Studies Show Babies Understand Skype
What exactly do babies think is going on when they Skype with their grandparents? Or when they watch TV? In both cases, they might react to the people on screen, but it’s often hard to tell exactly how they’re processing those images. Can they tell the difference between Grandma and Grandpa blowing them kisses in real time, and Dora the Explorer waving to them from the TV set?
According to The Atlantic, babies are surprisingly savvy at differentiating between television and video chat. Several studies have shown that infants develop the technological fluency to distinguish between the two as early as six months old. They’re able to pick up on certain cues, like time lag and direct address, that distinguish between real-time chat and the faux interactions on shows like Sesame Street or Dora the Explorer. They also pick up on social cues from their guardians—parents can help babies understand what’s going on by showing them how to interact with people on screen.
According to Elisabeth McClure of Georgetown University, “Babies are very sensitive to eye contact, physical contact, pointing at things, and all of those can be compromised.” Because of this, they can tell the difference between the responsiveness of a person on Skype and a character on a TV show. "Really tiny babies pick up on the social responsiveness of a person," says Georgene Troseth of Vanderbilt University. “If there’s something wacky about it, it bothers them.”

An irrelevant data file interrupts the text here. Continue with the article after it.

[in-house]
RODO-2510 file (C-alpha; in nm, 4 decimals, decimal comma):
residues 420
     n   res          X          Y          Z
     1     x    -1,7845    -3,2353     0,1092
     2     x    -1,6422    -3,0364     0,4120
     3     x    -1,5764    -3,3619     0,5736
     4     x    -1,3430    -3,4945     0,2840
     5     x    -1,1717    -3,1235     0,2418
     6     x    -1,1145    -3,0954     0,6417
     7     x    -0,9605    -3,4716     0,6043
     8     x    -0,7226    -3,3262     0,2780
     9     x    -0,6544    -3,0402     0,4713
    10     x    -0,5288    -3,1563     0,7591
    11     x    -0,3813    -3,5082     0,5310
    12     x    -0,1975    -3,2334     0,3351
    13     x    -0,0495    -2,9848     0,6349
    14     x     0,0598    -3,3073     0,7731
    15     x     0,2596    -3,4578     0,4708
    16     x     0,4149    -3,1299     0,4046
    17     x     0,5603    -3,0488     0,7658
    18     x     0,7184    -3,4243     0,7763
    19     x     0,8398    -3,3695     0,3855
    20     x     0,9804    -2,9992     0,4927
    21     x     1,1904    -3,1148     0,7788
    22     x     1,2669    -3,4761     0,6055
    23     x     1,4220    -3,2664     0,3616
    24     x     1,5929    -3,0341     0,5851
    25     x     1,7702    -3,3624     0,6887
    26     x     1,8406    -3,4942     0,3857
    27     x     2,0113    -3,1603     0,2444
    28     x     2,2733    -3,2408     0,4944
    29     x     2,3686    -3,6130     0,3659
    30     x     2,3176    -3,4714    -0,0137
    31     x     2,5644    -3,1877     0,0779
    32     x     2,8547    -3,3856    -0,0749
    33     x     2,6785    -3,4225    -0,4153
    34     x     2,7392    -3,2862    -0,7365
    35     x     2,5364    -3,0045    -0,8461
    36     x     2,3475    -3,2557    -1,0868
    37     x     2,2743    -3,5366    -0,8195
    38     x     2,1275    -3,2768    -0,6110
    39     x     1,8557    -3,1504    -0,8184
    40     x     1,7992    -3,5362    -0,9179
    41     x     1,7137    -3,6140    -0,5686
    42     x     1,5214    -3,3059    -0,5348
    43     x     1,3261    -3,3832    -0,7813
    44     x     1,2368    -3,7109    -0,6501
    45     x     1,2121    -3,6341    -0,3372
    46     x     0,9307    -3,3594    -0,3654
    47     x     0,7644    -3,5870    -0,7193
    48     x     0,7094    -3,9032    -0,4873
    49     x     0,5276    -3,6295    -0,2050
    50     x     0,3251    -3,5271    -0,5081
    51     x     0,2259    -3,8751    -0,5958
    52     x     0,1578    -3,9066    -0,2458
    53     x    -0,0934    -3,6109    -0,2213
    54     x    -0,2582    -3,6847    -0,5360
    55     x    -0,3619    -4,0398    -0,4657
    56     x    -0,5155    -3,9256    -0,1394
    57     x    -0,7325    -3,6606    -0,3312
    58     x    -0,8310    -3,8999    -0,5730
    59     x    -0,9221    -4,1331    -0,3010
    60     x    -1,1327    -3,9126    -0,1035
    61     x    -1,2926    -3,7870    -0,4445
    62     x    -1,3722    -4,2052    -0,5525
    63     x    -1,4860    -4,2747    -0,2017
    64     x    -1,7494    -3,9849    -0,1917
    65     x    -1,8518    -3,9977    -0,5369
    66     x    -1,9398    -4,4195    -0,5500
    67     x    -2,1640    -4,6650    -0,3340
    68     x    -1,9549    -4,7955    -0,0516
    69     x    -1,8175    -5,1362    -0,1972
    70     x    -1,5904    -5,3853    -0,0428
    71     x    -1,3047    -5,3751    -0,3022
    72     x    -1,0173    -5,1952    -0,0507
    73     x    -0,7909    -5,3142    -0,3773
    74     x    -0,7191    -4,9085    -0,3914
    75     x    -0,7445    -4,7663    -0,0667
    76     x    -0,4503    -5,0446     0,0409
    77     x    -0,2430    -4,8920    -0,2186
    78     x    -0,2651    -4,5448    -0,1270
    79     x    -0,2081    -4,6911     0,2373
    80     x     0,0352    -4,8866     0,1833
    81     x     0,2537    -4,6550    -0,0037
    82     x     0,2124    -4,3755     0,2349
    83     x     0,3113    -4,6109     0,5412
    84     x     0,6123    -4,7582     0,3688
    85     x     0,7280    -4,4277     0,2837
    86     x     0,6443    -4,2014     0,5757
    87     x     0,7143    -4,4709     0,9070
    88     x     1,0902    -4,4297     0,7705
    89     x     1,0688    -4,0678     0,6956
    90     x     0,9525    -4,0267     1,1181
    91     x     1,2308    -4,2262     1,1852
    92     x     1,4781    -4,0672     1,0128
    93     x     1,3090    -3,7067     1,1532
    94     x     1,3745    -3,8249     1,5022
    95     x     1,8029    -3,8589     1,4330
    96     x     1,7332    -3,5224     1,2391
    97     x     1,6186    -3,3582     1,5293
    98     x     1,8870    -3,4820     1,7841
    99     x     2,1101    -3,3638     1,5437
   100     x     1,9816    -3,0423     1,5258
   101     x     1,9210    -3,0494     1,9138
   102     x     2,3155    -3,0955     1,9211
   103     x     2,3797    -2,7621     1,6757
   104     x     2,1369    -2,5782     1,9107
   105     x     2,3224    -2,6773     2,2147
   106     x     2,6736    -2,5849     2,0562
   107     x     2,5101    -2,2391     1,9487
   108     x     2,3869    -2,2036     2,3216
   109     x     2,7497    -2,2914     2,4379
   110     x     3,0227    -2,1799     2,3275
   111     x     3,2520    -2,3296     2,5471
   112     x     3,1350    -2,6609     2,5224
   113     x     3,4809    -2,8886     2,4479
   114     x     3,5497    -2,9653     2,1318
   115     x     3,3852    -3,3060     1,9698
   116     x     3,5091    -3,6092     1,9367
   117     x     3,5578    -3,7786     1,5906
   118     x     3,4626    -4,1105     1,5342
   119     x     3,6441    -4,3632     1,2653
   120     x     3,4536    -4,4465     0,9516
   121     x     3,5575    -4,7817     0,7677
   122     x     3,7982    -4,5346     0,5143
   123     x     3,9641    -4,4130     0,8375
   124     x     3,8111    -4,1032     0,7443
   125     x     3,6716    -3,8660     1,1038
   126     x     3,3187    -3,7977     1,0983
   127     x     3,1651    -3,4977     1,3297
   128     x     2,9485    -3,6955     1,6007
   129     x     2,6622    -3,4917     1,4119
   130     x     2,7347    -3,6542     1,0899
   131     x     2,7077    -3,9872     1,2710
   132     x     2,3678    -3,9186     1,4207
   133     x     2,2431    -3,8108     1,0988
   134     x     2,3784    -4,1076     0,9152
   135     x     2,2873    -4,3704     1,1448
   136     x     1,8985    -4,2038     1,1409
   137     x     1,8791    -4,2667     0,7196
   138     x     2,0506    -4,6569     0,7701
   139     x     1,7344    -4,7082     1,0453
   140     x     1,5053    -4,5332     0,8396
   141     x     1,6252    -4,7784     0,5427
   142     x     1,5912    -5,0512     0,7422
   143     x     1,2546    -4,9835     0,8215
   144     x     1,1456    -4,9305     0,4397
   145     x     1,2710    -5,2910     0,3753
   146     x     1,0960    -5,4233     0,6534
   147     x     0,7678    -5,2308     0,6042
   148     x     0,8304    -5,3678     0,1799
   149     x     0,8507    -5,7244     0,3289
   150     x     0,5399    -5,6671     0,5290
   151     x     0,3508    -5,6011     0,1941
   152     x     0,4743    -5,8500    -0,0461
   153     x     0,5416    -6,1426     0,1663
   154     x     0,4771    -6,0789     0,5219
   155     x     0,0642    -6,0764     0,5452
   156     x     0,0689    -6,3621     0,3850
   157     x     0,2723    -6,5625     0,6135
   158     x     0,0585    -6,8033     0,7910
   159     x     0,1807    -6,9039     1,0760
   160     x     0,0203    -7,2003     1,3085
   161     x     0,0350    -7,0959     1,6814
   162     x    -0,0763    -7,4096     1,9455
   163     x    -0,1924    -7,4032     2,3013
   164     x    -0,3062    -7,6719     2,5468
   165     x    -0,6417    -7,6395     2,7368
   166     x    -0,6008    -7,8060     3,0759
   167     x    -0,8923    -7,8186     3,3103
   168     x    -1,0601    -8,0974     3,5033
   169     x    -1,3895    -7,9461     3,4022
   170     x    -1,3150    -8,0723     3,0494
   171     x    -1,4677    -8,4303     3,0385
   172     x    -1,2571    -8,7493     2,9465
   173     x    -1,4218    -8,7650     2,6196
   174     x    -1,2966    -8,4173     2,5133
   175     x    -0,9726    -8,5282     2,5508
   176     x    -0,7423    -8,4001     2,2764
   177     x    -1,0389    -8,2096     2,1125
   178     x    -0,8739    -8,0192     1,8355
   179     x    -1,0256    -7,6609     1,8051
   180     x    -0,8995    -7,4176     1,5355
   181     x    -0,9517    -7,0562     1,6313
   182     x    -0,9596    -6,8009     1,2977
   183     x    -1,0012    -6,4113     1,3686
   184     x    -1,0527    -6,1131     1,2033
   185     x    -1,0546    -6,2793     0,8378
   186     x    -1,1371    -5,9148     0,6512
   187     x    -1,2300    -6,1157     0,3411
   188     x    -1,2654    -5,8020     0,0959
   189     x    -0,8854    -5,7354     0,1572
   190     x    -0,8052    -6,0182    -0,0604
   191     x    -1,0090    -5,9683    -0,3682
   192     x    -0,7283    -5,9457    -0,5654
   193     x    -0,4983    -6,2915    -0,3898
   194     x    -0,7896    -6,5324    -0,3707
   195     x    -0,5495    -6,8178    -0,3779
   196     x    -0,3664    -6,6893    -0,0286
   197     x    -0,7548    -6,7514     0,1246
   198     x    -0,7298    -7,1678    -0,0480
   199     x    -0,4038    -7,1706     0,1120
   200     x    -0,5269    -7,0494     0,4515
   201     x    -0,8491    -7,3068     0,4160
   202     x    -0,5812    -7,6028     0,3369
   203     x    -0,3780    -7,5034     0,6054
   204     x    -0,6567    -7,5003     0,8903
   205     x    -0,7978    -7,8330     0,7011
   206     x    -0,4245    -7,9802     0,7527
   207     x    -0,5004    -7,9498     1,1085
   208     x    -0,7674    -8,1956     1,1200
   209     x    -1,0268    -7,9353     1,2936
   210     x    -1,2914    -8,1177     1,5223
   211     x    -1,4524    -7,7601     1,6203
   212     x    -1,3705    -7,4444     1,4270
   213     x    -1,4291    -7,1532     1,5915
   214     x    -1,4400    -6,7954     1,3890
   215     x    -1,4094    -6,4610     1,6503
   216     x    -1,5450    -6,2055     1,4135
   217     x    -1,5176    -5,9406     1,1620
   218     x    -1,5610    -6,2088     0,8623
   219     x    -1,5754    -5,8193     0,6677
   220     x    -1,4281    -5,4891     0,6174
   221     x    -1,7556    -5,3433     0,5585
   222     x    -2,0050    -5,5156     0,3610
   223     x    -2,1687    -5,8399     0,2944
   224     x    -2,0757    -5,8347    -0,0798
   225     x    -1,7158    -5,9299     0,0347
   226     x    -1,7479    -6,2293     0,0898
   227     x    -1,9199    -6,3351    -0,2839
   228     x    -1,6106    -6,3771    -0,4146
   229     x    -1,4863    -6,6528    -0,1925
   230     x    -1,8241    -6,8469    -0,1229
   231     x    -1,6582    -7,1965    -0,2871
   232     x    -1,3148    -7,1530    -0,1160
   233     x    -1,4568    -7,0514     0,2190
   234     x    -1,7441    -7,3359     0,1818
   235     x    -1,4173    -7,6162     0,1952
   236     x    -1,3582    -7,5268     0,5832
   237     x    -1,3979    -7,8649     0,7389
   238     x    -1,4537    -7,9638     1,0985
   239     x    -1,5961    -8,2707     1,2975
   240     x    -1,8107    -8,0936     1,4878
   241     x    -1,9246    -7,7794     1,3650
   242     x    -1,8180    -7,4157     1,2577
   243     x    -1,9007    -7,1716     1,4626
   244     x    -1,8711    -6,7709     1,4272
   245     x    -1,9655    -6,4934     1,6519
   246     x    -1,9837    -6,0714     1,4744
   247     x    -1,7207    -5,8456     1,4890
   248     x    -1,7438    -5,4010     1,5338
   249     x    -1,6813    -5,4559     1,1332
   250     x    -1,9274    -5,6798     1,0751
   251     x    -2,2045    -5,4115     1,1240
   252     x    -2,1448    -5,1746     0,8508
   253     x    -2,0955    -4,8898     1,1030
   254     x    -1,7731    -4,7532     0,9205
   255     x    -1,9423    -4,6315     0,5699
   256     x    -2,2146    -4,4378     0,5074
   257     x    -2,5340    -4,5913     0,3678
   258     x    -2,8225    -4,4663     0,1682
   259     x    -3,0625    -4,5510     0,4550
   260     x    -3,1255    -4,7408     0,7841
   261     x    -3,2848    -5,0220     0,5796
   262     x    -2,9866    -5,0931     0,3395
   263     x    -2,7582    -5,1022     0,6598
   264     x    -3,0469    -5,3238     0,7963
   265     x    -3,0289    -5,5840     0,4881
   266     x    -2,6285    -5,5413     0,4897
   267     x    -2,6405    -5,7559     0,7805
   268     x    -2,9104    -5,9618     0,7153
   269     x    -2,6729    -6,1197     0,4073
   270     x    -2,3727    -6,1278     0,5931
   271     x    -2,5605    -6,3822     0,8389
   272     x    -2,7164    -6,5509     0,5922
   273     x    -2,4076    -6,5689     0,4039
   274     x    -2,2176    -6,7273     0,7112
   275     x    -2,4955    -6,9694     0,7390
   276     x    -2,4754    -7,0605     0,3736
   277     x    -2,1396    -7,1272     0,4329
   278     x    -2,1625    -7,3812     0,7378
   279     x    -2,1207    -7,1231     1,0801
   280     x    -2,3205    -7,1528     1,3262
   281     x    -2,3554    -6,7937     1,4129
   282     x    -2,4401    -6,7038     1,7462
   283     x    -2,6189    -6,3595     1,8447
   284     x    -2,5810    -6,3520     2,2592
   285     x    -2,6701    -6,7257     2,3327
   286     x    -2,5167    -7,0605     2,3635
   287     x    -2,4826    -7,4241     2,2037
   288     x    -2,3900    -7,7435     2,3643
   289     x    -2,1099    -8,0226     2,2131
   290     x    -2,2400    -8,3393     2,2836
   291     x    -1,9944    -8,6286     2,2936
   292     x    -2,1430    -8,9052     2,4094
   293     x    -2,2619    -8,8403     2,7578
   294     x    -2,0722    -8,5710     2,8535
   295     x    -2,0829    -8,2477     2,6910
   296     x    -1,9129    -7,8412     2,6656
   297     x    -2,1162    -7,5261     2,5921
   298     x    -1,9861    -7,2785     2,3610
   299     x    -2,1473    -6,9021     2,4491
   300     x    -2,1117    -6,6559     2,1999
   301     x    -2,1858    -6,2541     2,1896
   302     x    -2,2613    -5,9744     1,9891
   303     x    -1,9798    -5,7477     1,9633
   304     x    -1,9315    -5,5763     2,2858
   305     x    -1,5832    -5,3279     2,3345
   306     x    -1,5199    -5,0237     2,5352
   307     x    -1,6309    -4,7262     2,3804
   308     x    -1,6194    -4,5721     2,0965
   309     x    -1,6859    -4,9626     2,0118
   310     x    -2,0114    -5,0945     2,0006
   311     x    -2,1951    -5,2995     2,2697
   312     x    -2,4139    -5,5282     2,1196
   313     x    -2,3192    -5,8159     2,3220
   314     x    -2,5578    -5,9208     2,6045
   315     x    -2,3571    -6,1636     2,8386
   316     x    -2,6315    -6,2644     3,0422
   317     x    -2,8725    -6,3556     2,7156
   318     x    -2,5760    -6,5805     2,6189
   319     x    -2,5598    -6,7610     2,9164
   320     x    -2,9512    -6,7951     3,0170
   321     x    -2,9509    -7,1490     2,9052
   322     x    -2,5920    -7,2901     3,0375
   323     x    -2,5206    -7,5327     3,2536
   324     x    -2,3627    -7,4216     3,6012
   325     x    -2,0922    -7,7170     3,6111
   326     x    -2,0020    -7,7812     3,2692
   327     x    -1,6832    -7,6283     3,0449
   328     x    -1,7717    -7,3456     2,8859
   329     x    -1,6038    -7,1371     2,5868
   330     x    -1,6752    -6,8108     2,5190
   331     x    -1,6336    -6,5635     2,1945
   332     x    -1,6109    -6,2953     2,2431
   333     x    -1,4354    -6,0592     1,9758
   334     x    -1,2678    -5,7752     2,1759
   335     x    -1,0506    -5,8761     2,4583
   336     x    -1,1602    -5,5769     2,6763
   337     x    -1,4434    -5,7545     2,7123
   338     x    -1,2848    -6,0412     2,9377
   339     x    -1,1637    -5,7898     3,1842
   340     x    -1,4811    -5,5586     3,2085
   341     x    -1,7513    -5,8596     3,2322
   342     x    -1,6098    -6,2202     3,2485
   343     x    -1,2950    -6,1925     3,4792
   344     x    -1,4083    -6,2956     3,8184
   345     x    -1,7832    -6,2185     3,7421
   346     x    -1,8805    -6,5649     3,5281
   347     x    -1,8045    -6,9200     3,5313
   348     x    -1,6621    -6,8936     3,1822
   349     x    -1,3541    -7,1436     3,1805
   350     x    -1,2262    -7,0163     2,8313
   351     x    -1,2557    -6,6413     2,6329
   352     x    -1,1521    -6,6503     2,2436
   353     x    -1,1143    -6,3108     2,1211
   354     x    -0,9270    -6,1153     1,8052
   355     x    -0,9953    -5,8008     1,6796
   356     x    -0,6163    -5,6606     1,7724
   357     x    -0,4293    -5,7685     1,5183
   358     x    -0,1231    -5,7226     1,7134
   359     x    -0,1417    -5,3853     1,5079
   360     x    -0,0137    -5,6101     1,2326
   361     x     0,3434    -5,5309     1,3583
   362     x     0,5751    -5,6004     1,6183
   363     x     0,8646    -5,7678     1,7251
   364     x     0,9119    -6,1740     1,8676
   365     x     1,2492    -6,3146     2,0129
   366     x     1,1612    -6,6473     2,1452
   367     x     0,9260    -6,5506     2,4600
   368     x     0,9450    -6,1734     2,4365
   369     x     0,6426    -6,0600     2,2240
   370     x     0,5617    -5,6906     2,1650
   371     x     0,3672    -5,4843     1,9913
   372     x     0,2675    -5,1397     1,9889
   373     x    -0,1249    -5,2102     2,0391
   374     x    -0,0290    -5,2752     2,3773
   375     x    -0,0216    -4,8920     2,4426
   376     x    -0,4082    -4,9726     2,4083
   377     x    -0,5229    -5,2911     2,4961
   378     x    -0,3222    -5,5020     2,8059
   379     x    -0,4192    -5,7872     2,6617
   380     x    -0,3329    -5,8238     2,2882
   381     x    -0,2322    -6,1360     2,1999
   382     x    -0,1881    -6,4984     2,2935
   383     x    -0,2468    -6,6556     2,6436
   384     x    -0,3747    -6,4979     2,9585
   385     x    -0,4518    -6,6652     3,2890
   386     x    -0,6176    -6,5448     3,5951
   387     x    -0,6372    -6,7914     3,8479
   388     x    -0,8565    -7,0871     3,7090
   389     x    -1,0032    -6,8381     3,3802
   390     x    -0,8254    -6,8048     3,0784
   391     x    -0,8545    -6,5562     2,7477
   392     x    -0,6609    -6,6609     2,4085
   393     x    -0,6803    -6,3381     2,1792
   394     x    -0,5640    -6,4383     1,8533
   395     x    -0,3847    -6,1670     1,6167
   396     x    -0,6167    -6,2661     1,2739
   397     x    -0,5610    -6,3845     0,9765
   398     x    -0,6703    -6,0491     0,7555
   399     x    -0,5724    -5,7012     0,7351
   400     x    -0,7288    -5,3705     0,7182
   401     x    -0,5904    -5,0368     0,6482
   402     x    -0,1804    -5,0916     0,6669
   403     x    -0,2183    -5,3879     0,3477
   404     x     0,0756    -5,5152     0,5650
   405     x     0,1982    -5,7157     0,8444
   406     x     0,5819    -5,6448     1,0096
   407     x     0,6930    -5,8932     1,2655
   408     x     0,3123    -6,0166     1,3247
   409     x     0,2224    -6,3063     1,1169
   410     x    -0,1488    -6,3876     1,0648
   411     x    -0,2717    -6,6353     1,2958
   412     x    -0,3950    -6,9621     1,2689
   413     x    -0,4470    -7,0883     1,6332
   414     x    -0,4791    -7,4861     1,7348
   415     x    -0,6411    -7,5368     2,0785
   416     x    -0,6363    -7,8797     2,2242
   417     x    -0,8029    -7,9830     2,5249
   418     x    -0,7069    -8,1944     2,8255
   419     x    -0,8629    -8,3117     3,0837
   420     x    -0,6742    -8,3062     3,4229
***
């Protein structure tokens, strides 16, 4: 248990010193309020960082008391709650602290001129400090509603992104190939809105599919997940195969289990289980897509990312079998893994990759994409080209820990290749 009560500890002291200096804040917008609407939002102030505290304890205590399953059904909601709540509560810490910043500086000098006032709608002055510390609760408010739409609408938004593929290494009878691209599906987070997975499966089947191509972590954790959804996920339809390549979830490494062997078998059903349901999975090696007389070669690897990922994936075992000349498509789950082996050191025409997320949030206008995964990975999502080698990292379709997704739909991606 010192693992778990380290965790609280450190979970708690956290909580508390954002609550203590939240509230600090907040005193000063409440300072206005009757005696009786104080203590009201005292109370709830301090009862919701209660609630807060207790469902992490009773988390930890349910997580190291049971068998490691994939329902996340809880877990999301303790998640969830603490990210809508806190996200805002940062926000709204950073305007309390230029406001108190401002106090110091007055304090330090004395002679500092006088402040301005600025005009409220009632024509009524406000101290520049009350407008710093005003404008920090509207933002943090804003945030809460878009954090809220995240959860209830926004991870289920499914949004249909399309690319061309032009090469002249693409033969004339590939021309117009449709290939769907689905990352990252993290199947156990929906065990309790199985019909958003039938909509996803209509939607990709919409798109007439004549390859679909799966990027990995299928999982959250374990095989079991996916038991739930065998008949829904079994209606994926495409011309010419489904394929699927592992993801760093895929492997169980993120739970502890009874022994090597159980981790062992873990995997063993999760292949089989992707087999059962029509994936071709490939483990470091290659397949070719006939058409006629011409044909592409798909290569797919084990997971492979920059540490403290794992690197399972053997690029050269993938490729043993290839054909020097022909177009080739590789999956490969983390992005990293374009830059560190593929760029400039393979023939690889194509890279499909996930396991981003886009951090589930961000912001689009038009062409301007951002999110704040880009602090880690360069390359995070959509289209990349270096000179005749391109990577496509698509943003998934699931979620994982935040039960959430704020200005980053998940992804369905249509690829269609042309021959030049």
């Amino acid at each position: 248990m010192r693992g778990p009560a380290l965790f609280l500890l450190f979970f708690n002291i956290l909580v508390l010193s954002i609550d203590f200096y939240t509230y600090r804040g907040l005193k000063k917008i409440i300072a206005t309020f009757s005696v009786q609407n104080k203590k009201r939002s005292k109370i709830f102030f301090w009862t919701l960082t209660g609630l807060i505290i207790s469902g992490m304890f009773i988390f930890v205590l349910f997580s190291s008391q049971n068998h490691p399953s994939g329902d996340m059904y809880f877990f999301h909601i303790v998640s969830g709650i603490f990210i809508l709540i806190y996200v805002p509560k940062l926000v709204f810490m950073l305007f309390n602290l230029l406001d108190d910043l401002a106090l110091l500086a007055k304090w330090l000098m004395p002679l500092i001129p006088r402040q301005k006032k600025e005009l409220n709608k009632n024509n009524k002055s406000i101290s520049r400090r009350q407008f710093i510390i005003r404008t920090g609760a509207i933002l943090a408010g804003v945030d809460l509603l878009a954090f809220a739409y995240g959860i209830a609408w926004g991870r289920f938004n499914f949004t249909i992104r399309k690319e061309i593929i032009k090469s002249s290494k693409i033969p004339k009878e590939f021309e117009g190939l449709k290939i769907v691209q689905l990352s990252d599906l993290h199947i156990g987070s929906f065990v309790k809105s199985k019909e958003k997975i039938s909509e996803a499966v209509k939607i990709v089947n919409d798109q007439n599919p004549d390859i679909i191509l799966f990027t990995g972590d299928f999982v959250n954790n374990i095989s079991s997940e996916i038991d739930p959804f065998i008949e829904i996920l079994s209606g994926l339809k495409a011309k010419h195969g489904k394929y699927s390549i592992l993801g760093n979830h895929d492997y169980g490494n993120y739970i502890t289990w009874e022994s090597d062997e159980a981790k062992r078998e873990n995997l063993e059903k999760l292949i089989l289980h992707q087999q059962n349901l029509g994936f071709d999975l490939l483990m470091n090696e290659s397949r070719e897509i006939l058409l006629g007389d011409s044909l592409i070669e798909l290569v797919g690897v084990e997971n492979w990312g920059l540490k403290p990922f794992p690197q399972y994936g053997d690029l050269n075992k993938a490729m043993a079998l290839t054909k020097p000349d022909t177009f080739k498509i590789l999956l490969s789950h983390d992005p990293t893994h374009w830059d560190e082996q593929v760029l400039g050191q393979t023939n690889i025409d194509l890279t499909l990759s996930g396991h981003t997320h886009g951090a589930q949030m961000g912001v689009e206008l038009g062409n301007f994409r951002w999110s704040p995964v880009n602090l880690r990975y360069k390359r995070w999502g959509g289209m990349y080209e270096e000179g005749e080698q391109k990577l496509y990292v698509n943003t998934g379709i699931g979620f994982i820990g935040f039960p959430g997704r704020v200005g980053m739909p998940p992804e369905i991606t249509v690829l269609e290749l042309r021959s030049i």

That’s not to say that small children have a perfect understanding of video chat—it’s still hard for them to understand exactly what’s happening when they see loved ones inside the computer. McClure told The Atlantic the story of one little girl who would leave snacks for her grandparents behind her parents’ iPad. “The mother kept saying, ‘Where does Grandpa live?’ And the little girl pointed to the screen and said, ‘Right there!’" Mc Clure recalled. "And in a sense, that is where he lives. When you want to see Grandpa, you go to the screen and ask for him.”
[h/t: The Atlantic]